The company had decided to discontinue the wholesale business, which means that many of Belron’s branches in China are “no longer viable in the long term and will be either closed or sold.”
The business change will result in USD 8.7 million (EUR 7 million) in “unusual costs,” as well as the non-cash goodwill impairment charge.
“Following the closure of 31 non-profitable locations, Belron’s footprint in China will be concentrated on eight branches. Compared with 2014, this should generate annual savings of circa [USD 5 million] EUR 4 million,” according to the statement.
Belron’s Italian business is changing after the AGRR market declined by about 8% and one of the company’s major insurance partners decided to establish its own network to fulfil glass claims during the year.
“Belron has decided to implement a number of efficiency improvement measures,” according to officials. “This will encompass merging the back offices of Carglass Italy and Doctor Glass, its franchise operation, as well as reducing administrative work in several branches thanks to the roll out of the new remote advisor system. The resulting [USD 5 million] EUR 4 million in unusual costs will be fully provided for at the end of this year and will generate savings that should partially compensate for the reduction is sales.”
Looking to the Netherlands, officials explained that the AGRR market has “halved in the last five years following the roll out of a new road surfacing technology that resulted in the vehicle glass breakage rate reverting to the European average while it was previously significantly higher.”
The company is implementing “profit improvement measures” both centrally and in the field that will lead to USD 5 million (EUR 4 million) in unusual costs.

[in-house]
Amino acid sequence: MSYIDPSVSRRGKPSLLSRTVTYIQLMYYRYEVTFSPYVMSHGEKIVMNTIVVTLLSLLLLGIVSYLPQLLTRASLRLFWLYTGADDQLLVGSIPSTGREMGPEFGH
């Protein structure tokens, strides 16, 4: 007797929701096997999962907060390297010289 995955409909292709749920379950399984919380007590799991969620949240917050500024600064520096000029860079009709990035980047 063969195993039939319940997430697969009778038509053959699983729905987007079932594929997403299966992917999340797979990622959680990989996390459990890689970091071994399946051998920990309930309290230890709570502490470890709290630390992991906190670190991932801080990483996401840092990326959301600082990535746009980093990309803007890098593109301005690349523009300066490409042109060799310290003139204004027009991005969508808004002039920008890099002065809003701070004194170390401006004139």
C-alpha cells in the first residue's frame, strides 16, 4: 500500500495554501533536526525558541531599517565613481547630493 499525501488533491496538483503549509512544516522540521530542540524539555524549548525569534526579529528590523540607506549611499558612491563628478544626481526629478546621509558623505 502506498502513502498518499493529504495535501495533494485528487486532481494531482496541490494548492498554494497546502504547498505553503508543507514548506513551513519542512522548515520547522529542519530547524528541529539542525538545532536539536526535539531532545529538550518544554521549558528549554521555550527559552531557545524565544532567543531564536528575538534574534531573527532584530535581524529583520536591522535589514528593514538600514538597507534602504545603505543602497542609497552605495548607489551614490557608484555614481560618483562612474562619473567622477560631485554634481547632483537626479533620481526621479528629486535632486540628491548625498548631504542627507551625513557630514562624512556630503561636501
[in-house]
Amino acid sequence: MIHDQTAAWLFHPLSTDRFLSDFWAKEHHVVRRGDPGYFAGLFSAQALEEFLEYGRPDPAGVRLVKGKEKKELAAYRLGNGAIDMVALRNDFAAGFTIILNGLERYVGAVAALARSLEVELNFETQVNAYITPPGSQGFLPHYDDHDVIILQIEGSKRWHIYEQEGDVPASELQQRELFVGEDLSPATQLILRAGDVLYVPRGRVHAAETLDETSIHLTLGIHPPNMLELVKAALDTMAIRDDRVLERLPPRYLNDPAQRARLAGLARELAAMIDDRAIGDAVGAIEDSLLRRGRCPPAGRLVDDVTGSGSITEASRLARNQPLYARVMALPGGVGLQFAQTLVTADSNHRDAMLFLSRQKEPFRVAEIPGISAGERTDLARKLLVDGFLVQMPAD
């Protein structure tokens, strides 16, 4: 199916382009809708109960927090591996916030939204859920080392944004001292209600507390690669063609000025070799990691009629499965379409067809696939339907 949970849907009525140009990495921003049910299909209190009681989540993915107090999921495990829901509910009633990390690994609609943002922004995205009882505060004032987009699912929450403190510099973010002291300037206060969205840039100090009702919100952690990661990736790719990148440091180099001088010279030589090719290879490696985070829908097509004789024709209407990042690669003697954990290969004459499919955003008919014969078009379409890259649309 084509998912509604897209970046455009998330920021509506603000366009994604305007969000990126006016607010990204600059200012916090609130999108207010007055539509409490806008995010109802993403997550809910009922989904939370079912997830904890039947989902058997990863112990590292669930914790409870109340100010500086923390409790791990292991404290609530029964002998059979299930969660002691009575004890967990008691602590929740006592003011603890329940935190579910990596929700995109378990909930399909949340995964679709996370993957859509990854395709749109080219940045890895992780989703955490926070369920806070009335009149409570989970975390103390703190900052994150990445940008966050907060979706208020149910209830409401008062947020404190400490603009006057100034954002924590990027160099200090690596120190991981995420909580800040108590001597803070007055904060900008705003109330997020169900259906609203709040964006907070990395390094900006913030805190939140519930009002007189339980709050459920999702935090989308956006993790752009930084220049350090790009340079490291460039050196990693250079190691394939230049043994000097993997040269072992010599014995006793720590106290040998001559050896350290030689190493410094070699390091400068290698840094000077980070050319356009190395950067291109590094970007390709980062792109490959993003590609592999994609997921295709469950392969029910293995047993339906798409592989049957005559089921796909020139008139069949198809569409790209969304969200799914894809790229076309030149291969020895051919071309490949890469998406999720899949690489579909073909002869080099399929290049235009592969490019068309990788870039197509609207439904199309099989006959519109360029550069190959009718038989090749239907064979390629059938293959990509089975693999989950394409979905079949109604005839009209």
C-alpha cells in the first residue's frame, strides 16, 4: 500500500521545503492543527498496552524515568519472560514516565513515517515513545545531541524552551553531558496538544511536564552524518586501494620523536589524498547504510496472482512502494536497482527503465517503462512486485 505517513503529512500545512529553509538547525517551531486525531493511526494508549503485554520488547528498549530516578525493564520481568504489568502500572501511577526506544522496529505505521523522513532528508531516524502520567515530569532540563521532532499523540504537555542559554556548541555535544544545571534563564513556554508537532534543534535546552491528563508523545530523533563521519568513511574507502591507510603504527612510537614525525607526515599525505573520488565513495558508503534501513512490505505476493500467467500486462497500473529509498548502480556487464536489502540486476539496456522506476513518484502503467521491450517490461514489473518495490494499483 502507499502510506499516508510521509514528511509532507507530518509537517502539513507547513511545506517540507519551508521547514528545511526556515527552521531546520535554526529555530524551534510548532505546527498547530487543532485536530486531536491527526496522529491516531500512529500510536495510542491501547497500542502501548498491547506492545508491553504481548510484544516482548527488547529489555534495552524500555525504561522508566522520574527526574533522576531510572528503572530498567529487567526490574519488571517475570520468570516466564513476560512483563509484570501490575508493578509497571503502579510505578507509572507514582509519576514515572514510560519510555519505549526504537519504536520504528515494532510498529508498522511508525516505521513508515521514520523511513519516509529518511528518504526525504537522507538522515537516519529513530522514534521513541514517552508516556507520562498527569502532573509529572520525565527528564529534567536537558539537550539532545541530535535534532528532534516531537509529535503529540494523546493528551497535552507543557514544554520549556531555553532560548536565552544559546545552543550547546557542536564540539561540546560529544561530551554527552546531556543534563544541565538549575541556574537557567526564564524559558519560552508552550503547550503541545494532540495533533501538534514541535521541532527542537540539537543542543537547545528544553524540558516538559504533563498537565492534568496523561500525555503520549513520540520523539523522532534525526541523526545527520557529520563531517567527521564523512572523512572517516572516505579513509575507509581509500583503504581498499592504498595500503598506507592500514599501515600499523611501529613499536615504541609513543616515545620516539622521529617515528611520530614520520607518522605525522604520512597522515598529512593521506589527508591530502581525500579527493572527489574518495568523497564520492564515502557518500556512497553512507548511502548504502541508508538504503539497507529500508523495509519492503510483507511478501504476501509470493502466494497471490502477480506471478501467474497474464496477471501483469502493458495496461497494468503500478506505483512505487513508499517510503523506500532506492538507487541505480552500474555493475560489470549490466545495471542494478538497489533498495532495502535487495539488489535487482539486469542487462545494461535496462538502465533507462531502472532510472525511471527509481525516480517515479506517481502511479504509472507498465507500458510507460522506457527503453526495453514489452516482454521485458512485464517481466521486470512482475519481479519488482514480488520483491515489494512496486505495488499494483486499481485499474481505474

Over in Germany, Carglass has been running a separate activity offering AGRR services for heavy commercial vehicles, such as buses. This activity will be closed.
“The profitability of this business has deteriorated in recent years due to the contraction in this market segment and will be negative by [USD 4.4 million] EUR 3.5 million in 2014. The decision has been made to close this business for total unusual costs of [USD 11.2 million] EUR 9 million,” according to the statement.
On a company-wide basis, Belron’s year-to-date sales were up 1.3% over 2013, including 0.4% organic growth and 2.1% growth from acquisitions. This was partially offset by a 0.8% negative currency translation effect and a 0.4% decline due to fewer trading days.
Automotive glass repair and replacement jobs have increased by 1.7% to 10.3 million, according to the statement.
“In Europe, despite share growth, sales were down 4.8%, consisting of an organic decline of 6.6% due to severe market declines following an exceptionally mild 2013-2014 winter weather in Northern Europe, and a 0.6% decline due to fewer trading days, partially offset by 1.8% growth from acquisitions and a 0.6% positive currency impact,” officials explain.
“Outside of Europe, sales were up 8.3%, consisting of an organic growth of 8.4% predominantly due to the extreme winter weather in the eastern US at the beginning of the year, and 2.5% growth from acquisitions, partially offset by a 2.4% negative currency translation effect and a 0.2%-decline due to fewer trading days,” they add.